The gal said only the other day that Turkey is devoted to fish – the reason that Wolfgang Puck has put a Spago into the luxury St Regis Istanbul hotel rather than a Cut, as at 45 Park Lane London, is that a full range of different beef cuts here in Turkey would have to be imported, at prohibitive cost. However, some chefs do manage, and Spago’s clever Peleg Miron has found a local dairy farmer whose beef he then ages himself, at the hotel, and the ribeyes on the menu are thoroughly recommended. Anyway, fish. Having eaten so much seabass, seabream and squid, it seemed like a good idea to do that local immersion exercise of going to a supermarket. This was the Sunday evening selection left at Macro Center, five minutes’ walk from the St Regis.
There were tubs of yoghurt, in full kilo sizes and more, and blissfully they were mostly real yoghurt, plain so you can add your own flavouring, and full-fat, which gives taste. Anathema to a lover of authenticity is low-fat yoghurt with artificially-sweetened fruit flavour… The deli counter had ranges of spiced Turkish sausages, sucuk or sujuk, dried for some time and usually cut into slices and cooked in its own fat. I was reminded how helpful Four Seasons at The Bosphorus room service menu is: it includes a list of popular Turkish foods, with such items as Simit, a circular bread with sesame seeds; Su Böregi, baked phyllo filled with feta, and Coban Salatasi, diced tomato and cucumber salad.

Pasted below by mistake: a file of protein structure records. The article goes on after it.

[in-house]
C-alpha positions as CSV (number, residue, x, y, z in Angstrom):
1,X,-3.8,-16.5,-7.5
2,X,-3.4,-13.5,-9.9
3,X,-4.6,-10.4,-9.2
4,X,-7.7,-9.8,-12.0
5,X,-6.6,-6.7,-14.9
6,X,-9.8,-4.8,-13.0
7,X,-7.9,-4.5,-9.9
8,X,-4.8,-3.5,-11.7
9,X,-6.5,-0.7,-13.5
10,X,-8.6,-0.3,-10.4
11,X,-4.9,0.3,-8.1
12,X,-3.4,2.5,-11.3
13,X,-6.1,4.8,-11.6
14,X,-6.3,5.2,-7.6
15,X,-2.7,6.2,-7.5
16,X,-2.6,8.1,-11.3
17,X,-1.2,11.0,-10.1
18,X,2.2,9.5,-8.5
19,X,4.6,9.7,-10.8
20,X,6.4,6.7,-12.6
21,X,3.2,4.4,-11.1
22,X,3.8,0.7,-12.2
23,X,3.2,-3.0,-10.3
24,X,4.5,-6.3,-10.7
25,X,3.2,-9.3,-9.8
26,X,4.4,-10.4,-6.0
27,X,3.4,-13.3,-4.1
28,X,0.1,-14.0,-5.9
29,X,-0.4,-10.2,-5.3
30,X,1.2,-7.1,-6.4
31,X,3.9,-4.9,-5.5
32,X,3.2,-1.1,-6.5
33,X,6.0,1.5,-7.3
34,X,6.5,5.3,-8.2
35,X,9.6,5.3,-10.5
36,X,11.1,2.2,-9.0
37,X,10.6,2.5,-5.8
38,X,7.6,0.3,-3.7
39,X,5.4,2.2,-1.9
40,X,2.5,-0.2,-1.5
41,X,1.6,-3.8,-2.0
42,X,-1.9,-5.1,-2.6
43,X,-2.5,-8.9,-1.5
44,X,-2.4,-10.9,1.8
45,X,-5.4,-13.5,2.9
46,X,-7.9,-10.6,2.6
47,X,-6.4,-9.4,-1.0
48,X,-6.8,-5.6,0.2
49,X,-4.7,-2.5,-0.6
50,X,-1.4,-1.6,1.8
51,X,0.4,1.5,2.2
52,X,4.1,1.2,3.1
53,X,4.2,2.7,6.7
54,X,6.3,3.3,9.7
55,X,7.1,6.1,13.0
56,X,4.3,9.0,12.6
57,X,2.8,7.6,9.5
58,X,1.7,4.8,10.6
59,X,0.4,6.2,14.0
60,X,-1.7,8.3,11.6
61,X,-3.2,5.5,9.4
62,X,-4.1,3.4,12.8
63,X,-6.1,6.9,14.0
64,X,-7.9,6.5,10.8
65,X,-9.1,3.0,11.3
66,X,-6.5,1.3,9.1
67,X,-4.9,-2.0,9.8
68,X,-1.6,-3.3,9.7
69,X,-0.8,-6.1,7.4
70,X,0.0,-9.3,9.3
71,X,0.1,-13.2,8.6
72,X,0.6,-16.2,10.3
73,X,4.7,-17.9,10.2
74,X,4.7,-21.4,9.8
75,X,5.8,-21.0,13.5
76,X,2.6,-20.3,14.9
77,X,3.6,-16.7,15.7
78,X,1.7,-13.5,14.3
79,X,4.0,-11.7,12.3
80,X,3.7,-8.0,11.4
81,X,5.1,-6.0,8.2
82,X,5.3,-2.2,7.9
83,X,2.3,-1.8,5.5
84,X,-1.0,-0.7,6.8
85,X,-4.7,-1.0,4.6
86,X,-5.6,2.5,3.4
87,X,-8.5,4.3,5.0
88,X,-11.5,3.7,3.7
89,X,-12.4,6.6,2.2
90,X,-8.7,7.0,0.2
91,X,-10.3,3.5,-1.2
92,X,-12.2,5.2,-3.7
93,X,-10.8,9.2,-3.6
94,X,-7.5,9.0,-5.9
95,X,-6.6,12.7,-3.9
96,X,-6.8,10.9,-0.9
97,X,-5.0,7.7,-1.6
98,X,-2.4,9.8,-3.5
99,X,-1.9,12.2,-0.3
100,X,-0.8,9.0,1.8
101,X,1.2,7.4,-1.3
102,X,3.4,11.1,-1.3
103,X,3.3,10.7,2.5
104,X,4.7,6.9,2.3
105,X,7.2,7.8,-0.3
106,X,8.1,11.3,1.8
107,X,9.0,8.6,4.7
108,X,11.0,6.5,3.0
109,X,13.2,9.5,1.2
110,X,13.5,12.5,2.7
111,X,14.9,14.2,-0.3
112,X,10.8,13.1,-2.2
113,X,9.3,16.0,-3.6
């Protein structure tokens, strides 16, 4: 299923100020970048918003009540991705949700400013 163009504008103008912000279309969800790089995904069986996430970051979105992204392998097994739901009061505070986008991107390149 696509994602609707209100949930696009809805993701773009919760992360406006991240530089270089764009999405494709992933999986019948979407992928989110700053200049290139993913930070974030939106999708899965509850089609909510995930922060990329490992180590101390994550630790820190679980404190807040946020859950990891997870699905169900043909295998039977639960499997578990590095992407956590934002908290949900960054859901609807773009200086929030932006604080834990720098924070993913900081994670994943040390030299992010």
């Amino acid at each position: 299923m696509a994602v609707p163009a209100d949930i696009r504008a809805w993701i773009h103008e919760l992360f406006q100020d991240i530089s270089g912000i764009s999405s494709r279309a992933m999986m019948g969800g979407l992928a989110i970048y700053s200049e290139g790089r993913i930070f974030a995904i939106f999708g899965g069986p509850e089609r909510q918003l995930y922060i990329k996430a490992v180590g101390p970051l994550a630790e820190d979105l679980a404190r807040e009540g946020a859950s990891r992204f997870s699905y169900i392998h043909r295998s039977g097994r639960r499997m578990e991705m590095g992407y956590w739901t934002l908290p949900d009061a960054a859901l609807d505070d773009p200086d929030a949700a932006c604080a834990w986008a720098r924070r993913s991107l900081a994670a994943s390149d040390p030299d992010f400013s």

Then I crossed the road and joined hundreds, if not more, locals enjoying the late summer sunshine in Macka Park. You could buy roasted sweetcorn on your way in, but many had arrived earlier with collapsible chairs and tables and all the paraphernalia for a long long family picnic, the type that you see all around the Mediterranean, especially at weekends. In one shady area a short-story reading, promoted by social media, had attracted nearly a hundred avid listeners. They sat on the grass. The author had a chair that looked as if it would display its collapsiblity at any moment. Not far away a would-be Cirque du Soleil troop practised. Some gingerly tiptoed along a tightrope strung between two trees. Other pairs competed to see who could do a vertical headstand, on a prone colleague’s bent knees, the longest.
I saw a paracourse with sturdy work-out bits, just like the ones along Copacabana Beach in Rio. Kids had a ball in the two playgrounds. It was all very jolly, and very serene, and then I went back to the life of a luxury hotel at the end of the weekend. Looking out of my window, I was glad I had not followed the crowd and gone out of town for the weekend. Dolmabache Avenue, trying to travel east, was one solid double-line of traffic. Nothing moved for over half an hour.